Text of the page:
Rose McGowan demonstrates problem with feminism lacking intersectionality

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Rose McGowan, best known for her role in the drama series “Charmed,” has been the apex of social media attention in the past few weeks following her accusations against director Harvey Weinstein of sexual assault. Her accusations, as well as those following from other women involving Weinstein and other directors, has brought to the forefront a conversation that is regretfully always relevant: rape culture in America. This dialogue is much needed in order to expose the scores of sexist directors, actors and producers in Hollywood who have taken advantage of their power and influence to prey upon women in the industry. In many ways, McGowan’s insistence on bringing this conversation to the public sphere rallied women together to call out an issue so many of them have had to deal with.

This is what makes her transgressions all the more disappointing.

Now, McGowan hasn’t really been relevant for a while in spite of her fight for the fair treatment of women. However, this scandal has been, morbidly enough, a chance for McGowan to gain a more impactful social media presence. According to The Hollywood Reporter, in fact, McGowan has “[leapt] to No. 10 on the chart, which ranks the most popular actors based on data from Facebook, Instagram, Twitter, YouTube and Google Plus.” This would normally be a good thing, as it would offer her a better platform to talk about the social issues, which she holds so dear and which affect so many of us on a day to day basis.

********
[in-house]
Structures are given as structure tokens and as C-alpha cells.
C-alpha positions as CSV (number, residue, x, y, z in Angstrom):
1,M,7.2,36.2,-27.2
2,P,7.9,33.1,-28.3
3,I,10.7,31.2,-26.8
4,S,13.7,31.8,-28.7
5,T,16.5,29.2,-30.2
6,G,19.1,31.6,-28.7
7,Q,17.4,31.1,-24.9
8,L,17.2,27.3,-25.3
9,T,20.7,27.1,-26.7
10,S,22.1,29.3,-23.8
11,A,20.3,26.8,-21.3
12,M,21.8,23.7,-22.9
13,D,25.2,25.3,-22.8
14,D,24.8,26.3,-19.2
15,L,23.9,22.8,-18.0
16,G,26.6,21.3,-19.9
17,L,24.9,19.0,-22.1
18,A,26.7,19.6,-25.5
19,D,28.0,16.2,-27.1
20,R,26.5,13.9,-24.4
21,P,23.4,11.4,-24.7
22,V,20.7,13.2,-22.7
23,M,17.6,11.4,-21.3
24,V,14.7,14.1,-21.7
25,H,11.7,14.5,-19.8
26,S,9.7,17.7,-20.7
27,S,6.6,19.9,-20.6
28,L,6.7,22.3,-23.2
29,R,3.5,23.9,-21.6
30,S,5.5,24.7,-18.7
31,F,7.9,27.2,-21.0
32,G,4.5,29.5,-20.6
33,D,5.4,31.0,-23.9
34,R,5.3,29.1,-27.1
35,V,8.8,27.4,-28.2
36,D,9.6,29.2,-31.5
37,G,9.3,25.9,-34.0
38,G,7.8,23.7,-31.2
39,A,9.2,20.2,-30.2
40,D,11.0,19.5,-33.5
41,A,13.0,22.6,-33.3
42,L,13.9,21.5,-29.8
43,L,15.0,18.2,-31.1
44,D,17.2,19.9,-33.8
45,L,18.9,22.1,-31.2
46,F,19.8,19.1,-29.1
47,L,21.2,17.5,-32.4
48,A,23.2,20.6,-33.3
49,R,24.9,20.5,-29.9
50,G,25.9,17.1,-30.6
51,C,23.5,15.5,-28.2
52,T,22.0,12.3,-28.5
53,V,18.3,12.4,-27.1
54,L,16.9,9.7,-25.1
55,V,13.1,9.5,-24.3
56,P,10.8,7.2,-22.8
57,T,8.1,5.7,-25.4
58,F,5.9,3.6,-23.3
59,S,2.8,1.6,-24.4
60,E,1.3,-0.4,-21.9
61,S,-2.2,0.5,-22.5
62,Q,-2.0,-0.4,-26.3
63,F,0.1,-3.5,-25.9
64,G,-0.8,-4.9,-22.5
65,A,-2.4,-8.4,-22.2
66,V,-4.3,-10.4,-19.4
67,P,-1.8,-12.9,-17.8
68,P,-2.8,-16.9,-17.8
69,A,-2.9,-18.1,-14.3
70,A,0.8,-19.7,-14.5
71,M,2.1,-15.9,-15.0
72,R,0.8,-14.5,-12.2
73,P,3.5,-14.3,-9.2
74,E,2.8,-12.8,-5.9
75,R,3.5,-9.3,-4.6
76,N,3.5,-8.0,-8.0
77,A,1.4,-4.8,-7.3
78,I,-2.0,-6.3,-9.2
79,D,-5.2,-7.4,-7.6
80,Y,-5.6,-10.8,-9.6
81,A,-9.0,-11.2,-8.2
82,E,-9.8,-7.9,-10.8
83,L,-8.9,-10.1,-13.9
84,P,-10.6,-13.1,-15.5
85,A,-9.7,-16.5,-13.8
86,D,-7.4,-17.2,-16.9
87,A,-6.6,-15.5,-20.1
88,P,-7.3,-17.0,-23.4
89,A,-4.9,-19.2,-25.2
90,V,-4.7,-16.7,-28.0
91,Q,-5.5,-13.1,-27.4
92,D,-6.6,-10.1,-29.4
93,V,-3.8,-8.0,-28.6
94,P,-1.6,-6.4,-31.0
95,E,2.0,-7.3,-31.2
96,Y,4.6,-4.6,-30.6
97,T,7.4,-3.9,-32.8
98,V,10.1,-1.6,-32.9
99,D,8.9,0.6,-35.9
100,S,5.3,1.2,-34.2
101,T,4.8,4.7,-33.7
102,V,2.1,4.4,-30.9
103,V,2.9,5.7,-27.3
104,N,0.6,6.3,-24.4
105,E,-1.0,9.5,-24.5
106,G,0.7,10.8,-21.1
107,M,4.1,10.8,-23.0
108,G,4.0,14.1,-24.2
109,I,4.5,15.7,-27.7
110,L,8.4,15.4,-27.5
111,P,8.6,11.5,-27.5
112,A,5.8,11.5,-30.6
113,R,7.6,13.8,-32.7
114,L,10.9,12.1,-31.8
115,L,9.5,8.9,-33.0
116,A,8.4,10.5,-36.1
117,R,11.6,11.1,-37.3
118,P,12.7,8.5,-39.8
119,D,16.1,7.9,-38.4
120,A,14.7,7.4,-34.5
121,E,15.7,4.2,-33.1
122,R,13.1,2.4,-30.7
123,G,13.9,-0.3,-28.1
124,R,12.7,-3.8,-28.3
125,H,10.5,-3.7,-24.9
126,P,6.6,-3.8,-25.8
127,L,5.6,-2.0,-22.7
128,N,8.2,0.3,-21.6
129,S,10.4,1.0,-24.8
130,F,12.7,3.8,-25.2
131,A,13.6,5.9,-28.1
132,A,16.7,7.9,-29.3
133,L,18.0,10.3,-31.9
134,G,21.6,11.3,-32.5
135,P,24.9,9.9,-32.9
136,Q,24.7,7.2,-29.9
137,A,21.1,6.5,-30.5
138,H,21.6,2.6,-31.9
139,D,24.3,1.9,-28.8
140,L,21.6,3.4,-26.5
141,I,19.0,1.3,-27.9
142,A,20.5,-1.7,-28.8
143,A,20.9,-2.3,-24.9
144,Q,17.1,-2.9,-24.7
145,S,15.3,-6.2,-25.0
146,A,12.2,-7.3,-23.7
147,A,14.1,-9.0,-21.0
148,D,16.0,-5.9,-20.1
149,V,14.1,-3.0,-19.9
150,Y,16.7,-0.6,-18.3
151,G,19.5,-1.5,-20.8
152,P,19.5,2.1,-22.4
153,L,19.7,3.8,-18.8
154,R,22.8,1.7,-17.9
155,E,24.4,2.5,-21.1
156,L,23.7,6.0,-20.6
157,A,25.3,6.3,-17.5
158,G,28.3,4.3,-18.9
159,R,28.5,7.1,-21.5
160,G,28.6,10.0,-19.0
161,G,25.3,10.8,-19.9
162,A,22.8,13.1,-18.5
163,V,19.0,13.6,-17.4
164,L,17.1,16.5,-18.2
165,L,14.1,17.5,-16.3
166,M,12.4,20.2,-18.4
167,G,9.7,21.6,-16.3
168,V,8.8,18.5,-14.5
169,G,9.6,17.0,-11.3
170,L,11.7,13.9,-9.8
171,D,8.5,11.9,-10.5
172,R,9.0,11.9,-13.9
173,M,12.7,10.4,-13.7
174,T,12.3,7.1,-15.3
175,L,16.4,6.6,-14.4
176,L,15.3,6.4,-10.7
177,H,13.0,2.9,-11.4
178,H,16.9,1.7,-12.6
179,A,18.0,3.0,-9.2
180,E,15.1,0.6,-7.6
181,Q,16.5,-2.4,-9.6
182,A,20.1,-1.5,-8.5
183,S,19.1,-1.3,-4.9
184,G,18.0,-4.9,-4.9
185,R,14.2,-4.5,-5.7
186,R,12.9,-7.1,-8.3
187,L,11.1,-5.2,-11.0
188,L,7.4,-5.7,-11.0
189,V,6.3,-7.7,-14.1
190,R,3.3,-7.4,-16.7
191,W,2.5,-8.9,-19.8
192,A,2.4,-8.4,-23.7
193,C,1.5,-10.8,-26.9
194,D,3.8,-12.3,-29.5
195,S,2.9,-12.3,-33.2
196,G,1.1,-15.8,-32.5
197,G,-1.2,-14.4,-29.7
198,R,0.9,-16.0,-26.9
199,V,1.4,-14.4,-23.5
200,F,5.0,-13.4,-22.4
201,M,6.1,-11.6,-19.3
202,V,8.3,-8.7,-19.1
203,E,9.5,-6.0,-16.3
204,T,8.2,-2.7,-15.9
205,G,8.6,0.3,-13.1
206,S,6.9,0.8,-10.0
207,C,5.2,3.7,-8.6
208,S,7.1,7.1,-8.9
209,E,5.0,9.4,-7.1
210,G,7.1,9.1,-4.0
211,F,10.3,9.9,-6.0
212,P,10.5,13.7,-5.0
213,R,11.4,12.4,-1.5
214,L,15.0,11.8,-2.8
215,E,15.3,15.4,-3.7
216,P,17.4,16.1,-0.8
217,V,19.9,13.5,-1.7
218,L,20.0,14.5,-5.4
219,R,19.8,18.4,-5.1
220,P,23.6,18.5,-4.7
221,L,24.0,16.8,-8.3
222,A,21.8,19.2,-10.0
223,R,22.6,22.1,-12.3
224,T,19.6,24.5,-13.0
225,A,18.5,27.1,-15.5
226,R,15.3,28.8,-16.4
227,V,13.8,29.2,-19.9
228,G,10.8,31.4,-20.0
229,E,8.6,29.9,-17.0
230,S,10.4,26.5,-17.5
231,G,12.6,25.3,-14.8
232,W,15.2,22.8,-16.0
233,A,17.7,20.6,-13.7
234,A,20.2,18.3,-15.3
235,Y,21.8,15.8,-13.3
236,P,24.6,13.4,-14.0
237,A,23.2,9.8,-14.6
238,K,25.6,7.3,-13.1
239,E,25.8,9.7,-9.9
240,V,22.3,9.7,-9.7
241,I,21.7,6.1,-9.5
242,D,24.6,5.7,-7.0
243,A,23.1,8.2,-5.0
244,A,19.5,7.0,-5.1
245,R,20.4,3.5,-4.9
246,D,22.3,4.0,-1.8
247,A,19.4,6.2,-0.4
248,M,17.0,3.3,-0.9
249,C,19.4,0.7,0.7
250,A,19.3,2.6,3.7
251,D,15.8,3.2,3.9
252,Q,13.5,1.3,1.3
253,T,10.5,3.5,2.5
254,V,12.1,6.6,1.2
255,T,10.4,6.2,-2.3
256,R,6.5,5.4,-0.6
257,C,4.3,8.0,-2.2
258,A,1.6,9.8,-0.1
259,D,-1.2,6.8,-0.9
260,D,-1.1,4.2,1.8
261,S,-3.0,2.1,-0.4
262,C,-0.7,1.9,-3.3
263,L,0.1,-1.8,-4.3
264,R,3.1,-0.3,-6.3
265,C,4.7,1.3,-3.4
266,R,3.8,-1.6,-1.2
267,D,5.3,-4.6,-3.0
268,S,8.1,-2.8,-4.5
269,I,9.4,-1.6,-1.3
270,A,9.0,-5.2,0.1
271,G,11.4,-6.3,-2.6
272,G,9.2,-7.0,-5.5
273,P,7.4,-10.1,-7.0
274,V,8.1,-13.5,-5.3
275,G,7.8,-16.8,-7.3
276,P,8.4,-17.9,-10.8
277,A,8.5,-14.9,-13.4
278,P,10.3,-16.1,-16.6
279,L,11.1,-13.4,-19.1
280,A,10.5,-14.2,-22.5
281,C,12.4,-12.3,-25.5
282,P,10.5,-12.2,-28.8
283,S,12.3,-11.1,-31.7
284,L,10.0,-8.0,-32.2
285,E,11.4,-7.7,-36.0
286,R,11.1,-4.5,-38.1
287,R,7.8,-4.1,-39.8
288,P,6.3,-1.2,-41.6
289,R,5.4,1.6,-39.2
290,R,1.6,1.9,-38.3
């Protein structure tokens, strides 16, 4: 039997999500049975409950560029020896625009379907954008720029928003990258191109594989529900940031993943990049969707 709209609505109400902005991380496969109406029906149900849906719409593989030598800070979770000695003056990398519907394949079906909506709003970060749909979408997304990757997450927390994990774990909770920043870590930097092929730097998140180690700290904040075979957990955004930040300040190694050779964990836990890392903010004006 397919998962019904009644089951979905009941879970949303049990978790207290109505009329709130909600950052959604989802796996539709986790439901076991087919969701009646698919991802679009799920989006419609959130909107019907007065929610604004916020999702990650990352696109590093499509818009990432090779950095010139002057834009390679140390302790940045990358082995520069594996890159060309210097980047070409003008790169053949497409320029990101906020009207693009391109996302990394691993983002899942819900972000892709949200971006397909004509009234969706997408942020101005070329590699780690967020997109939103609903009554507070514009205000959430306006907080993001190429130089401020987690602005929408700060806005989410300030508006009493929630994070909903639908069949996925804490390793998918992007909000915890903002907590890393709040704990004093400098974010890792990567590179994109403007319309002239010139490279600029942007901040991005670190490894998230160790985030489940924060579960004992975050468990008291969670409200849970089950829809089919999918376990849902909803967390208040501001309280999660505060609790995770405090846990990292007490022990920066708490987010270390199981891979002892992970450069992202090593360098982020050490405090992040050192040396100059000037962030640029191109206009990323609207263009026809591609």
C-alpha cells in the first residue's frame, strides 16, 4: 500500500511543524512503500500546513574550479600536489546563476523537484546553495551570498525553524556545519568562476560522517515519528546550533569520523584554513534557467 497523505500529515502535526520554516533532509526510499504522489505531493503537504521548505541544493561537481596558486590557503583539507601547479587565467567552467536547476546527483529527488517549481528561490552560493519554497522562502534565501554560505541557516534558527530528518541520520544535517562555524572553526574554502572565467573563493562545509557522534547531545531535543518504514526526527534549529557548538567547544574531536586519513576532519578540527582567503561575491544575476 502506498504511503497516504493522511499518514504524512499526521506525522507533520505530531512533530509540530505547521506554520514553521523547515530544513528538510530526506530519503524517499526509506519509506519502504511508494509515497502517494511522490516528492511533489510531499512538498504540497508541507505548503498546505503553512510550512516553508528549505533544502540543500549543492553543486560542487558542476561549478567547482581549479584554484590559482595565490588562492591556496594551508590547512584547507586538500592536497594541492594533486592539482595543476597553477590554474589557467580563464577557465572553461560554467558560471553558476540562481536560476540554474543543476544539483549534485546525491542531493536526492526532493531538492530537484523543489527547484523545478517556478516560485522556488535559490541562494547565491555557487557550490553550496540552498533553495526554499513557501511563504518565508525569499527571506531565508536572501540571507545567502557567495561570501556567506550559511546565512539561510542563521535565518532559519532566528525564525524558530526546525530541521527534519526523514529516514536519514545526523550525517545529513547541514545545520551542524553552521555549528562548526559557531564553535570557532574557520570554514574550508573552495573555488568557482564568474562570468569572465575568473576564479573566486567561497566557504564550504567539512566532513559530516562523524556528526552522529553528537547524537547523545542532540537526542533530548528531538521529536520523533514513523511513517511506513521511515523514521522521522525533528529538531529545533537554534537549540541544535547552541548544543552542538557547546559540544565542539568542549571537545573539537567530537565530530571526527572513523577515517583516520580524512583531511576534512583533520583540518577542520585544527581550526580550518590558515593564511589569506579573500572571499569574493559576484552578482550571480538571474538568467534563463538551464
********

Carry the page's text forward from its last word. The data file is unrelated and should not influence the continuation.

However, McGowan managed to quickly squander this opportunity by isolating several other marginalized groups while pressing the conversation about the unequal treatment of women. For example, after James Corden’s admittedly repulsive joke regarding the Weinstein case, McGowan chose to tweet in response “Replace the word ‘women’ with the N-word! How does it feel?” There was also a case in which talk show host Ellen DeGeneres made a tweet about LGBT+ discrimination in Mississippi and McGowan responded asking that Degeneres “Speak for women as well plz.”

There’s a lot to unpack here, so let’s start with McGowan’s “n-word” comment. Firstly it seems like an accidental reference to John Lennon which is a red flag in itself, secondly it seems to lack the basic nuance that the experiences of two marginalized groups are different and complex and that trying to compare them is going to make one look woefully tone-deaf. One can talk about the gross nature of Corden’s joke without having to practically appropriate the struggles of black people in the process. Moreover, it fails to recognize that Black women, um, exist? It’s a similar issue with her response to DeGeneres’s tweet: it illustrates an inability to acknowledge the intersections between womanhood and blackness, womanhood and queerness or even all three of them.

Ultimately, that’s a problem for anyone who wants to champion for women’s rights. McGowen is not alone in these transgressions: there are a lot of well-regarded feminists who fail to reconcile where marginalized groups meet. Her suddenly very public persona has made this issue all the more obvious. I’m thankful for the conversation she’s sparked; I’m glad we can address this issues in such a public sphere, but we have to do so without sidelining other marginalized people in the process.